Love thy trophy, and never let go: @Bandreescu_ after winning the @BNPPARIBASOPEN pic.twitter.com/kh4WUdZwlA— Jimmie48 Photography (@JJlovesTennis) March 17, 2019
In the last several years, Indian Wells has produced some champions that have excited me. Flavia Pennetta's 2014 victory was very satisfying, as was Elena Vesnina's 2017 triumph. And now, seemingly "out of nowhere," we have Bianca Andreescu (though, to be fair, some people may have found a Kerber victory somewhat "out of nowhere," too).
As with all "out of nowhere" winners, Andreescu was actually coming from somewhere. Serious tennis fans have had their eyes on the Canadian teenager for a while. But--as she said in her press conference--last year was a rough one for her, so to win an event like the BNP Paribas Open was just "crazy."
Watching Andreescu--who took out the likes of Dominika Cibulkova, Wang Qiang and Garbine Muguruza on her way to the semifinals--challenges us to describe her as a player because she does so much so well. Imagine concocting a desert hybrid that contains the laser-like hitting of Kvitova, the fluidity of Muguruza, the volleying savvy of Vinci, the geometric intelligence of Halep and Radwanska, and the grit of Pennetta. Toss it in the sand and wait--and the result is a Canadian-Romanian flower that is both beautiful and hardy.
When Andreescu reached the semifinals, she had her hands full with world number 6 Elina Svitolina, who often outruns and out-thinks the best of them. It didn't help the Canadian's cause that, for much of the match, she was cramping rather badly. Yet, somehow, she contained the pain just enough to defeat Svitolina 6-3, 2-6, 6-4.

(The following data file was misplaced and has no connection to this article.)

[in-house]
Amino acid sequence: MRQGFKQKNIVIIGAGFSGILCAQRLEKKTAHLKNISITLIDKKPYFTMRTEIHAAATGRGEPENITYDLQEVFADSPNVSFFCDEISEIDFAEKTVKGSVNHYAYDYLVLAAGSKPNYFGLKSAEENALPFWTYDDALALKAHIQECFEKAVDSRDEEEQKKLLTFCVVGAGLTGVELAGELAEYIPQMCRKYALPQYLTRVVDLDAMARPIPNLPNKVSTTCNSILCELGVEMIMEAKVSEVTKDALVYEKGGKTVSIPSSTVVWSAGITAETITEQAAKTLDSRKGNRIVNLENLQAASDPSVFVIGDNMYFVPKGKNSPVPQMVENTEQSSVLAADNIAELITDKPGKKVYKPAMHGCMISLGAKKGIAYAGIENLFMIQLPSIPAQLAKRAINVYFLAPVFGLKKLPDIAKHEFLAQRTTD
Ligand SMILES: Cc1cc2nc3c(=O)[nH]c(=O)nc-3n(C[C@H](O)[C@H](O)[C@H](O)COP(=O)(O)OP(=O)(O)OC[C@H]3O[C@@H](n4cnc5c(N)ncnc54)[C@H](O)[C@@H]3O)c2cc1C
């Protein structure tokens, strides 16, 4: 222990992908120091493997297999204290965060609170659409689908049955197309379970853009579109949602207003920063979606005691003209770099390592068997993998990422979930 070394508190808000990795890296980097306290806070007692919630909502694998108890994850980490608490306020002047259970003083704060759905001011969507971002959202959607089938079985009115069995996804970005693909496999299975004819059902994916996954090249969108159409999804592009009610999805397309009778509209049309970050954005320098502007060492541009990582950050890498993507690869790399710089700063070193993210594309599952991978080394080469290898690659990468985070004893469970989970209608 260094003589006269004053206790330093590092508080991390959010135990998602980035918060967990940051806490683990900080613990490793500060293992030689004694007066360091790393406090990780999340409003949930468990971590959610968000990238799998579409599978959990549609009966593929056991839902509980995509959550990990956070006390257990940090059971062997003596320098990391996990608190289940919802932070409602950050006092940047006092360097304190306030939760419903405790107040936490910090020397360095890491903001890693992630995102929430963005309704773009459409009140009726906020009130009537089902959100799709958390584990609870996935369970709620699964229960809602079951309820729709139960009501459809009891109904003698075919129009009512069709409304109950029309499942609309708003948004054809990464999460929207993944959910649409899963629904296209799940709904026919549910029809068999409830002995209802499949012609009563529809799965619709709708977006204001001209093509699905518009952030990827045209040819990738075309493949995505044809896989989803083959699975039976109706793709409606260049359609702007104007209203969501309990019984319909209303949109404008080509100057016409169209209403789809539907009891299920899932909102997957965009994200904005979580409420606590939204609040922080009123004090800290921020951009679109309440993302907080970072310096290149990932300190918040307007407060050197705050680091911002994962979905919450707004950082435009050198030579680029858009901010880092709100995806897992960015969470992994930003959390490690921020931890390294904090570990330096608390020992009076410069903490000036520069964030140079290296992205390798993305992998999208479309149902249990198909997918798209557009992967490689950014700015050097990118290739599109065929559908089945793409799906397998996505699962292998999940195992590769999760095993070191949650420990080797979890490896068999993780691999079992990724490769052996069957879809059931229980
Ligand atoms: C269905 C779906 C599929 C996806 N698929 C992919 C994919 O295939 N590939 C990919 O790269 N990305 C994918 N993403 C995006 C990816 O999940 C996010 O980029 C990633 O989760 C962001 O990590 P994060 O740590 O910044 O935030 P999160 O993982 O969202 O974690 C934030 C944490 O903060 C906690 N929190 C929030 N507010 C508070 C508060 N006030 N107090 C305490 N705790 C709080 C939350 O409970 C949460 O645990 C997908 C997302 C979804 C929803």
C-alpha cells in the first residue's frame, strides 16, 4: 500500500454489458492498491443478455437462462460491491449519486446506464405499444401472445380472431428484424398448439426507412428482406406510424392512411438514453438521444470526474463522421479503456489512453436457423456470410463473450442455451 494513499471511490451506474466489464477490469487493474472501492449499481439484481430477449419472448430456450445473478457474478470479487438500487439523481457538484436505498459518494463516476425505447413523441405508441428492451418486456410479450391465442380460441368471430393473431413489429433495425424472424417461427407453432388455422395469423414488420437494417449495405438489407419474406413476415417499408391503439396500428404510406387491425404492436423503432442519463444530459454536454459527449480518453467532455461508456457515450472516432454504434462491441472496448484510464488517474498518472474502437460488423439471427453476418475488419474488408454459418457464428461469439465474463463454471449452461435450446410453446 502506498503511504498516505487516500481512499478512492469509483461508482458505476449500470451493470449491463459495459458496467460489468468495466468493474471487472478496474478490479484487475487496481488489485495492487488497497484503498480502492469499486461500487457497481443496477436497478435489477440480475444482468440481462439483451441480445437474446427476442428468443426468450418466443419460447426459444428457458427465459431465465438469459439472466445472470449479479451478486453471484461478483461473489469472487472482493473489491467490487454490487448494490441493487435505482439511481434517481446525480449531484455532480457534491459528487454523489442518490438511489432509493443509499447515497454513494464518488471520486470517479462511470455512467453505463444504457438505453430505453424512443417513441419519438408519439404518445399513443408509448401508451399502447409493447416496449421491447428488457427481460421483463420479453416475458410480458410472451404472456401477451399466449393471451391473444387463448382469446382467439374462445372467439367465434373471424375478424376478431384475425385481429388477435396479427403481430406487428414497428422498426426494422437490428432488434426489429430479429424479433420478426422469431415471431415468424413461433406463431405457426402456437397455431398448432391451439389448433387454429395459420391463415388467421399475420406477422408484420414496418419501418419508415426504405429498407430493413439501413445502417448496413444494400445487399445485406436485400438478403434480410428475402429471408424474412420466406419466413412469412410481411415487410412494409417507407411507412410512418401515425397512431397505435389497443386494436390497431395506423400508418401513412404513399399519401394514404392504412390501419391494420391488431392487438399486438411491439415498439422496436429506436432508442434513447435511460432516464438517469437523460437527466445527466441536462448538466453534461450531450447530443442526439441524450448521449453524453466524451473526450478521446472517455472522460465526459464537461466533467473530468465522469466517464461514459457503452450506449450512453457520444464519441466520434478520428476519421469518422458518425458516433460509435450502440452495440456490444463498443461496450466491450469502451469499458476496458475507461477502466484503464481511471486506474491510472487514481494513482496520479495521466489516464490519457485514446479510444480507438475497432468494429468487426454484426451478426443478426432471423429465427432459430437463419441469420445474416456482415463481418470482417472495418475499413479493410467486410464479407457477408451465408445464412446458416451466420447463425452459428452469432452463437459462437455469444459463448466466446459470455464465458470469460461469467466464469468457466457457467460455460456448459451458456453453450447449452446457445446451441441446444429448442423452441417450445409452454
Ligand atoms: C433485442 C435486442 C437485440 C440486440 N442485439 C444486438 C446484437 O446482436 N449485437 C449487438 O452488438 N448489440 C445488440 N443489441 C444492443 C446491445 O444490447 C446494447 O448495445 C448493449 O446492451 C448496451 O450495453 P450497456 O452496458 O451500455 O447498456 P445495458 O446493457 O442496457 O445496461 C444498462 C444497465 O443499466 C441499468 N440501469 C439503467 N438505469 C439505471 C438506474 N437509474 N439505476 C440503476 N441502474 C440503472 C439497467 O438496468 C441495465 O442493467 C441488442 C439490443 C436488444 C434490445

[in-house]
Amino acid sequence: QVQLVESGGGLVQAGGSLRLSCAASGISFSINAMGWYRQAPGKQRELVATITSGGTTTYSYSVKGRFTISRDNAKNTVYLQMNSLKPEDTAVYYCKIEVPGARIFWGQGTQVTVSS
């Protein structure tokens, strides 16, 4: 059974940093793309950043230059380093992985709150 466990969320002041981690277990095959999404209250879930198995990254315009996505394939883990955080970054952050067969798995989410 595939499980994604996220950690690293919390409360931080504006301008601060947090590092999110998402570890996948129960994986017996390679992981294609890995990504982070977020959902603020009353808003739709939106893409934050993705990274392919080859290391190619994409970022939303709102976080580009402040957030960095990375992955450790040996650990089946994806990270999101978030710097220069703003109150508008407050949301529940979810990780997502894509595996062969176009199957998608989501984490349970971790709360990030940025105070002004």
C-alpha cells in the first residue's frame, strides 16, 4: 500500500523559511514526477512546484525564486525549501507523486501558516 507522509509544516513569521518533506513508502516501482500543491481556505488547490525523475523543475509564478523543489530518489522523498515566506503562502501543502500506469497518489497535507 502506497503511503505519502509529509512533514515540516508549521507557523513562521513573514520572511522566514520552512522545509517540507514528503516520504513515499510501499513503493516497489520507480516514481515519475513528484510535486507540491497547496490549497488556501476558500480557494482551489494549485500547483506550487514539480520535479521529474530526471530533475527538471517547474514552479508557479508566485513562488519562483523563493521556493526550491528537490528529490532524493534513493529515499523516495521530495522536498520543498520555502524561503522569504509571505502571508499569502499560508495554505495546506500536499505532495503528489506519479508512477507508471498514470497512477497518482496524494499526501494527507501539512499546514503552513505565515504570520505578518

In the final, Andreescu faced someone else who is as tough as she is--Angie "Never Count Her Out" Kerber. The German star had made quick work of Belinda Bencic in the semifinals (breaking her 12-match win streak), though many assumed that Bencic was on her way to the final.
Andreescu took the first set off Kerber, 6-4.
But the mighty German, doing what she does best, figured out quite a bit about her opponent's game, then came on strong in the next set, taking it 6-3. The final set was simply stunning. Andreescu began cramping again, only worse than she had in the semifinals. But even with that ("I want it so bad," she told her coach during an on-court coaching session in which she was in obvious physical pain), she kept at it.
At 5-4, Andreescu had match points, and Kerber saved them. It seemed logical (though logic wasn't really very useful, at this point) to assume that--if Kerber held--her opponent wouldn't be able to withstand the demands of a 5-all score. And sure enough, suddenly, the Canadian had a match point on Kerber's serve. And then Kerber hit one of the best serves she'd hit in the entire set, setting her up for a deuce score, but--following Andreescu's return--she hit a forehand into the net, and it was over.
The tennis press is already all over Andreescu's report that she meditates and uses visualization. That's a shame, because I'm sure that the vast majority of the tennis press doesn't really know what that means. In time, (I hope) Andreescu will learn how to manage questions and remarks about her mind-body practices. Her mature approach to tennis and her articulate presentation notwithstanding--she's only 18, and it will be interesting to see how she matures as a tennis celebrity, if indeed, that is what she is becoming.
It is an absolute pleasure to watch her play. Sometimes, players who have a huge variety of shots and strategies available to them get confused about what to do when, but there is also something very instinctive about Andreescu's tennis.
This is one complex desert flower.